It is not uncommon for judges to order all parties to mediation in a lawsuit even when no one has requested mediation and the parties agree it is unlikely to resolve the case. This is known as "court ordered mediation".
One reason for this is cynical. Some judges are lazy and care only about moving cases along with as little trouble to themselves as possible. These types of judges don't care that mediation is expensive in both the mediator's fees and the attorney's time, nor are they concerned with the additional, hidden cost of the employees having to leave work or business for half of a day.
However, there is a more positive reason for court ordered mediation and that is because it works in 80+% of the cases. Some put the number as high as 90% but I think the 80% number is more likely to be right.
Mediation is an easy concept to understand. It is where the parties sit down with a specially trained person, normally an attorney or a former judge, and attempt to resolve the case by way of settlement. The session typically begins with everyone gathered in one room with each attorney taking a few minutes to explain their case to the mediator as well as explaining why they think they will win.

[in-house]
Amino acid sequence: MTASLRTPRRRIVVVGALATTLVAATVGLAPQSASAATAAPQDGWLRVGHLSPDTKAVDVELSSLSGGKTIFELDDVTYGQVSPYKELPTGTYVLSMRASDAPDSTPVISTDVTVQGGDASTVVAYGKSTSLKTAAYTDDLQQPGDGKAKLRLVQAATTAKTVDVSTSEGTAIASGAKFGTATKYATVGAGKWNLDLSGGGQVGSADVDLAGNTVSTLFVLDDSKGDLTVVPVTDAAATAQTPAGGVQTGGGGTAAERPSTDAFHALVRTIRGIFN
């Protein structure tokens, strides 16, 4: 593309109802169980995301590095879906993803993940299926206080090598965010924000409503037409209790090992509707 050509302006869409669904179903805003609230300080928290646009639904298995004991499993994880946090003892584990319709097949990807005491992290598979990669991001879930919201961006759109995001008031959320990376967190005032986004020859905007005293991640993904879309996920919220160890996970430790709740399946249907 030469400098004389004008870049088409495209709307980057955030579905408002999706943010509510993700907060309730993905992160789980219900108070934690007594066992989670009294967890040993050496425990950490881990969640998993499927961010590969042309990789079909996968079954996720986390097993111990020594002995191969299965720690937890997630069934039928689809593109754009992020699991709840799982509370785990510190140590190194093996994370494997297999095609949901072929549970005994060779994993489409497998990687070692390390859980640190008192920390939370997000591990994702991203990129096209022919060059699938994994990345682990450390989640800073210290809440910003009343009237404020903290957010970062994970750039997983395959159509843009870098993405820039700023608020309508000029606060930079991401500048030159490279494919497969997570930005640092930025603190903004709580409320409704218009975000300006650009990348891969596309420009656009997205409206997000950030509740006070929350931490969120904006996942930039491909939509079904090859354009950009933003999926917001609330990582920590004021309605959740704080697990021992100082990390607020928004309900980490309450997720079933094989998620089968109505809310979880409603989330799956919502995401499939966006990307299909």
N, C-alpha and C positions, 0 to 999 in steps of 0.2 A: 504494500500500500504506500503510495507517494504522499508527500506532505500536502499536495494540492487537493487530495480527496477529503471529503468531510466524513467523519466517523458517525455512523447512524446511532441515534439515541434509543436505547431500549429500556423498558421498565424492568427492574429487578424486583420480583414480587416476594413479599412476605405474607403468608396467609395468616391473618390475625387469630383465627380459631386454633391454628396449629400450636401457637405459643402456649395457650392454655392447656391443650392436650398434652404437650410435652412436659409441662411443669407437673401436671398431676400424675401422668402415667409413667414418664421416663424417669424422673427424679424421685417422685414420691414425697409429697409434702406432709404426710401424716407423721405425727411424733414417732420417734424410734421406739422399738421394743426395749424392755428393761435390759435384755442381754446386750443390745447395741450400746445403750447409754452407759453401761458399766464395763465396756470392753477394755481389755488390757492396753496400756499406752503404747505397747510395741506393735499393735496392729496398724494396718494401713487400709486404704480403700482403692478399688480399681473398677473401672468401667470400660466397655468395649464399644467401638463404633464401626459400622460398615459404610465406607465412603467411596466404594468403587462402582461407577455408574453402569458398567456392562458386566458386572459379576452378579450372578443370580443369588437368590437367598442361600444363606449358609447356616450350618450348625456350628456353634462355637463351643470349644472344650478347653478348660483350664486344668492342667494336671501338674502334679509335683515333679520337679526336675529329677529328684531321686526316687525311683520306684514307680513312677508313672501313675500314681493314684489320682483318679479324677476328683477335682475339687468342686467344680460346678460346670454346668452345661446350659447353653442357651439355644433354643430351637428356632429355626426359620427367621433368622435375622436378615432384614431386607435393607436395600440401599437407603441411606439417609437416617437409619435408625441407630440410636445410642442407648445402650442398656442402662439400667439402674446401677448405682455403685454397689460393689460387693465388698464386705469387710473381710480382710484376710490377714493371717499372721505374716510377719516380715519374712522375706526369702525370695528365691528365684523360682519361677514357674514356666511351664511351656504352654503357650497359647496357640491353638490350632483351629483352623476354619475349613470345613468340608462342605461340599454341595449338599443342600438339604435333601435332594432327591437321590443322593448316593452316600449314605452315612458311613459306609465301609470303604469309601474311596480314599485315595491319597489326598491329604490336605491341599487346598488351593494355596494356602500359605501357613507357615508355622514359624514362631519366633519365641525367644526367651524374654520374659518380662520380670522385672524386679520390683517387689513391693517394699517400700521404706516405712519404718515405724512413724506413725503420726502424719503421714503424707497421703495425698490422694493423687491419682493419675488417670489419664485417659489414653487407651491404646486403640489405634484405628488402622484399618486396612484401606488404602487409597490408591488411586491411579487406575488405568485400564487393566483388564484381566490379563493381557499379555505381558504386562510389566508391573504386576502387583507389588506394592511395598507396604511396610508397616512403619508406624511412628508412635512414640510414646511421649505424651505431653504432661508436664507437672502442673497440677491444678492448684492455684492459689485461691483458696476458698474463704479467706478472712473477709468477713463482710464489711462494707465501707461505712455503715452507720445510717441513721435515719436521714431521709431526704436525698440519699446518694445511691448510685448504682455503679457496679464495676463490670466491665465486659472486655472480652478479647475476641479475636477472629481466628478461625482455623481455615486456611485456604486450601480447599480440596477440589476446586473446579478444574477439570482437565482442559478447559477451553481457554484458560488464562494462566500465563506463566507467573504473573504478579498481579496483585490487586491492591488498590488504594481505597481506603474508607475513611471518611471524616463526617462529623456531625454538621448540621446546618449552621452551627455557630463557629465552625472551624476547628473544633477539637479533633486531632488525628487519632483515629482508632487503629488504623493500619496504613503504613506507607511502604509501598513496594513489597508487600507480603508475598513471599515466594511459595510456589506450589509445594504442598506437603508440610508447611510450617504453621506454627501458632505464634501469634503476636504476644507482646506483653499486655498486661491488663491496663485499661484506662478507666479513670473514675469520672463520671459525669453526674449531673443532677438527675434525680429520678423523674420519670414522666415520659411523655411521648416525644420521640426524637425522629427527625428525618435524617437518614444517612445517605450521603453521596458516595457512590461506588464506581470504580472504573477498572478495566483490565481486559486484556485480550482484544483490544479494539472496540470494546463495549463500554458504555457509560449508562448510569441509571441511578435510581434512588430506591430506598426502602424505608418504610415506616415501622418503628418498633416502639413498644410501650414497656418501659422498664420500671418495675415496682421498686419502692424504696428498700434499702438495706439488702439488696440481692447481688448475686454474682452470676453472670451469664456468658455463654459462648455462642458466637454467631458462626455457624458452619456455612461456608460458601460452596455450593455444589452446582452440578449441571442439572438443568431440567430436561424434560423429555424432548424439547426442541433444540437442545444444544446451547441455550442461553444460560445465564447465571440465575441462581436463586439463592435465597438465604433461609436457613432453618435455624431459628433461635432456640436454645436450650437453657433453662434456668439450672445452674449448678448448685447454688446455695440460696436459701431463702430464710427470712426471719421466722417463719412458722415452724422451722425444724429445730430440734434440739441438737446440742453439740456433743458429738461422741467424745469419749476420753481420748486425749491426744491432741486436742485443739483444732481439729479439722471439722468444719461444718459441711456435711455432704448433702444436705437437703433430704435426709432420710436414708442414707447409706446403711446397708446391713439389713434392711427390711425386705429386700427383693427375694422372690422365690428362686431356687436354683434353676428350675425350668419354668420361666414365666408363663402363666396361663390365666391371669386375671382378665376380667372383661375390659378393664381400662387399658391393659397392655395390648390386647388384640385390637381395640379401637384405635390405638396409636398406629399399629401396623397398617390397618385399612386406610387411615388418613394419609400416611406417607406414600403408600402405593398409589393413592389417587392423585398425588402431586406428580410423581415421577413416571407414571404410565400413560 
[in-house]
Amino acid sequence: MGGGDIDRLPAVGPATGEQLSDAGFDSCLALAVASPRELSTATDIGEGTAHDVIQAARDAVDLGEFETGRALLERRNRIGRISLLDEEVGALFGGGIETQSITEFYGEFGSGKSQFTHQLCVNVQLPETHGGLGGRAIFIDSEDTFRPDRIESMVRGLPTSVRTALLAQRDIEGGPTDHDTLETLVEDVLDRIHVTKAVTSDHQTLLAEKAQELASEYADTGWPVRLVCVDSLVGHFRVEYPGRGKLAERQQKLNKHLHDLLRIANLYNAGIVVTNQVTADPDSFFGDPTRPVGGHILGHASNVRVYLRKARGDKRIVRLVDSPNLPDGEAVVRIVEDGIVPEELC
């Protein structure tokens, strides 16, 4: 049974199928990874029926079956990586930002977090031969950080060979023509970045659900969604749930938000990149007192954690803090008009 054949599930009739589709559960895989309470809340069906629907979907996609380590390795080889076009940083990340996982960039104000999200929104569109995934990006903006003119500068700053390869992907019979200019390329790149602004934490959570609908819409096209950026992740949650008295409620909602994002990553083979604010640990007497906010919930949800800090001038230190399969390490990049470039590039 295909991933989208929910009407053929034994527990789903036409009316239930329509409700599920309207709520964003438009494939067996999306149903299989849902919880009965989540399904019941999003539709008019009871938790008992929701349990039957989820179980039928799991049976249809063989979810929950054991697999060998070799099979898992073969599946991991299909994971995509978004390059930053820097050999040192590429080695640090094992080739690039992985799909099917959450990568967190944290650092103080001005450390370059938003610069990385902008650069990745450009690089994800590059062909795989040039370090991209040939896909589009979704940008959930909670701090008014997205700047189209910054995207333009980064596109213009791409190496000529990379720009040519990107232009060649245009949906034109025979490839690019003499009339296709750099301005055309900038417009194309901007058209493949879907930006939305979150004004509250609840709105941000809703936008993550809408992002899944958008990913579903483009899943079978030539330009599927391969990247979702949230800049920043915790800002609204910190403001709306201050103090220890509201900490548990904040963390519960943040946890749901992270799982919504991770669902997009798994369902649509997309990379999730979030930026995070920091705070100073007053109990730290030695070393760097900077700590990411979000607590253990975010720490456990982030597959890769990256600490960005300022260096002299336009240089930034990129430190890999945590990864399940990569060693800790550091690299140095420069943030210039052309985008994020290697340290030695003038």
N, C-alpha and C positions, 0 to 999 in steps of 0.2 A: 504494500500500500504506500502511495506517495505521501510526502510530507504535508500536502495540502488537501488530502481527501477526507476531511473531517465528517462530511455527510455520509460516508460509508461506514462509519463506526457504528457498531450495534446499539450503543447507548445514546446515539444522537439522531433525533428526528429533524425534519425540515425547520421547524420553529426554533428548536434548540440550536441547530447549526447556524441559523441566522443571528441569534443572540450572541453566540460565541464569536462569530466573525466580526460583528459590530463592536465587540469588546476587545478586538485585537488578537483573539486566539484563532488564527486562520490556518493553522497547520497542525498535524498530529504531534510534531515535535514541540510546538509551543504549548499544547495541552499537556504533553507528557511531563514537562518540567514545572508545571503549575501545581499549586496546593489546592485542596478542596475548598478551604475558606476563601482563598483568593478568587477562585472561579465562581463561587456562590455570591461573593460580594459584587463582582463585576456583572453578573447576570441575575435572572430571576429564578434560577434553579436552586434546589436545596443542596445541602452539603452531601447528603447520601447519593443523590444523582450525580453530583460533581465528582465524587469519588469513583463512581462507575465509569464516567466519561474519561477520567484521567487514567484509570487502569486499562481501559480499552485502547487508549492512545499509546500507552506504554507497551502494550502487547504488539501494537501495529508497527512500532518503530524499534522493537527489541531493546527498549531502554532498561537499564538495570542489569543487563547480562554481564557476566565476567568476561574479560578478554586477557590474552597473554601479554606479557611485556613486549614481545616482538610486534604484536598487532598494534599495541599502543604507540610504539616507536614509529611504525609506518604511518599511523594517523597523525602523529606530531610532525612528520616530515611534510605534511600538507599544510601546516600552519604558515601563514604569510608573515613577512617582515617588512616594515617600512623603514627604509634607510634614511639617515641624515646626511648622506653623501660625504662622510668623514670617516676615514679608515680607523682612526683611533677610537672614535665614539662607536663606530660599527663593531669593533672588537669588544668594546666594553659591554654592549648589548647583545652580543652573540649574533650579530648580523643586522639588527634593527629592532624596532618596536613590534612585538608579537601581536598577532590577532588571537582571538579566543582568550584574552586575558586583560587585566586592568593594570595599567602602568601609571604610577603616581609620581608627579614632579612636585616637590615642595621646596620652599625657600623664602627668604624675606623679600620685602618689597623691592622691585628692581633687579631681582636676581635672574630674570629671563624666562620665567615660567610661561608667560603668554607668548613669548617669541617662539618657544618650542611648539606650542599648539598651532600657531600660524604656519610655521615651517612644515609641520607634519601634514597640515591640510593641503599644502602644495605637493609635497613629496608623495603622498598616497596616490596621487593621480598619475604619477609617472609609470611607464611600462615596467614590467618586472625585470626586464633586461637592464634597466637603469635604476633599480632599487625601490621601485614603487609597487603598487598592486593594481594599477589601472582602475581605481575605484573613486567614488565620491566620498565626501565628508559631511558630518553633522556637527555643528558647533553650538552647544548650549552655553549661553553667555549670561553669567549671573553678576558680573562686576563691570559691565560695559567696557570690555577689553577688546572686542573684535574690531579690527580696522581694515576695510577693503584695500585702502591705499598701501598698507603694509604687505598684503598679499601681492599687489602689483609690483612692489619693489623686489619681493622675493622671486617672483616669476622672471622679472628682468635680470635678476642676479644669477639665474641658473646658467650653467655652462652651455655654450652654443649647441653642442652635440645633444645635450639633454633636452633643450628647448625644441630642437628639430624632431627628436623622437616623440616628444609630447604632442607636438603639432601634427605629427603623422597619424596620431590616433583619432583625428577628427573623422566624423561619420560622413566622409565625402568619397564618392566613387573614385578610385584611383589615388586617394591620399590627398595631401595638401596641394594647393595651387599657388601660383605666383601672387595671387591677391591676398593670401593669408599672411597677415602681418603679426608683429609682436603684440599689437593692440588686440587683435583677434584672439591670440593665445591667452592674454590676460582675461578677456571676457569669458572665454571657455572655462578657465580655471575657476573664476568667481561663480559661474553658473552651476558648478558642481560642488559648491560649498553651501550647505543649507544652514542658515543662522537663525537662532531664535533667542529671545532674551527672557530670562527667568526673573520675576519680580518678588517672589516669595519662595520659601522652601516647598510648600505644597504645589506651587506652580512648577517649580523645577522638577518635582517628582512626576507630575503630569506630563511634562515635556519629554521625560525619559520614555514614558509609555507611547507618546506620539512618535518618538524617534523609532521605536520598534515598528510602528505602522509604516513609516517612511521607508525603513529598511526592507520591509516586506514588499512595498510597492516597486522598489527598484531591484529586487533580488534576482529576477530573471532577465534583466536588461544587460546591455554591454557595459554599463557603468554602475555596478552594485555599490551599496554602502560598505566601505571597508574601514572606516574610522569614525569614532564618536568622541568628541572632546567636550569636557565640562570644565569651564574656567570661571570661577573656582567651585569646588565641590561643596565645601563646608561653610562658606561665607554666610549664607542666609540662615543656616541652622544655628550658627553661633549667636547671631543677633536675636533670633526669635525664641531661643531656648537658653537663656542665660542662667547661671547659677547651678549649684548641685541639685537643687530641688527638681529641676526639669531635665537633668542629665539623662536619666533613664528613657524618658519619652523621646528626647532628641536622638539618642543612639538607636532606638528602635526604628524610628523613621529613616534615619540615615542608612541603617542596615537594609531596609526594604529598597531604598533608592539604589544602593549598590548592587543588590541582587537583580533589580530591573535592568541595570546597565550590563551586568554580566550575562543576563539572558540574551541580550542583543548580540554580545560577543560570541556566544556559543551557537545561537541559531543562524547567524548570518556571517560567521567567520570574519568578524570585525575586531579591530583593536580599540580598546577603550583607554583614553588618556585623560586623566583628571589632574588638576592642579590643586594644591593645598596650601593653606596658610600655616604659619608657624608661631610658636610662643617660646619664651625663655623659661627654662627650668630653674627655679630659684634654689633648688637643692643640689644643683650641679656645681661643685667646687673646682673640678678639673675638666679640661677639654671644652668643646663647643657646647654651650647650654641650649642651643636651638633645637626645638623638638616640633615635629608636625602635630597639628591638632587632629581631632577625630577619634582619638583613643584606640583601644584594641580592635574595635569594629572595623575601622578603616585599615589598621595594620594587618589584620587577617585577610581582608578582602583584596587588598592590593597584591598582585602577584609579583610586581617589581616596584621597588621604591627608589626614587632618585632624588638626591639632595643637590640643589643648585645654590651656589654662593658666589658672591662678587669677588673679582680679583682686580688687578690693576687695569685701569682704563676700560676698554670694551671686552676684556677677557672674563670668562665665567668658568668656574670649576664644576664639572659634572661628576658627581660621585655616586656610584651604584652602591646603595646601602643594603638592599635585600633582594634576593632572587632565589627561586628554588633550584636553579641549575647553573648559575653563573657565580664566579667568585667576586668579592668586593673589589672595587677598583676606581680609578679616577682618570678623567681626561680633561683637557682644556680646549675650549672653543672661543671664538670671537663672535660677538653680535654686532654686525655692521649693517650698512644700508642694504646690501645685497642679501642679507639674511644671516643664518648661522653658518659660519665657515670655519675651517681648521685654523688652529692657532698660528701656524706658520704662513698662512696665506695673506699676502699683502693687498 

The session then splits with each party going to a different room and the mediator carrying offers back and forth between the parties and rooms, in an attempt to reach an agreement. Some mediators are extremely involved, offering their experience and opinions on the positives and negatives of each side, while others take a more passive approach.
The important things to remember about mediation is 1) no one can force you to settle, 2) the mediator is not a judge on your case and cannot make any rulings, and 3) the things said in mediation cannot be used in court.
Many attorneys, myself included, believe it is always better to resolve/settle a case than it is to take it to trial. Those of us who were very active in trial work know that cases that absolutely should not lose, can, and those that absolutely should not win, do. In addition, if an appeal takes place following the verdict then you can add another year or three onto the time it takes to ultimately resolve the case in addition to it costing more money.
For those of you who like videos, below is a short one providing additional information on mediations: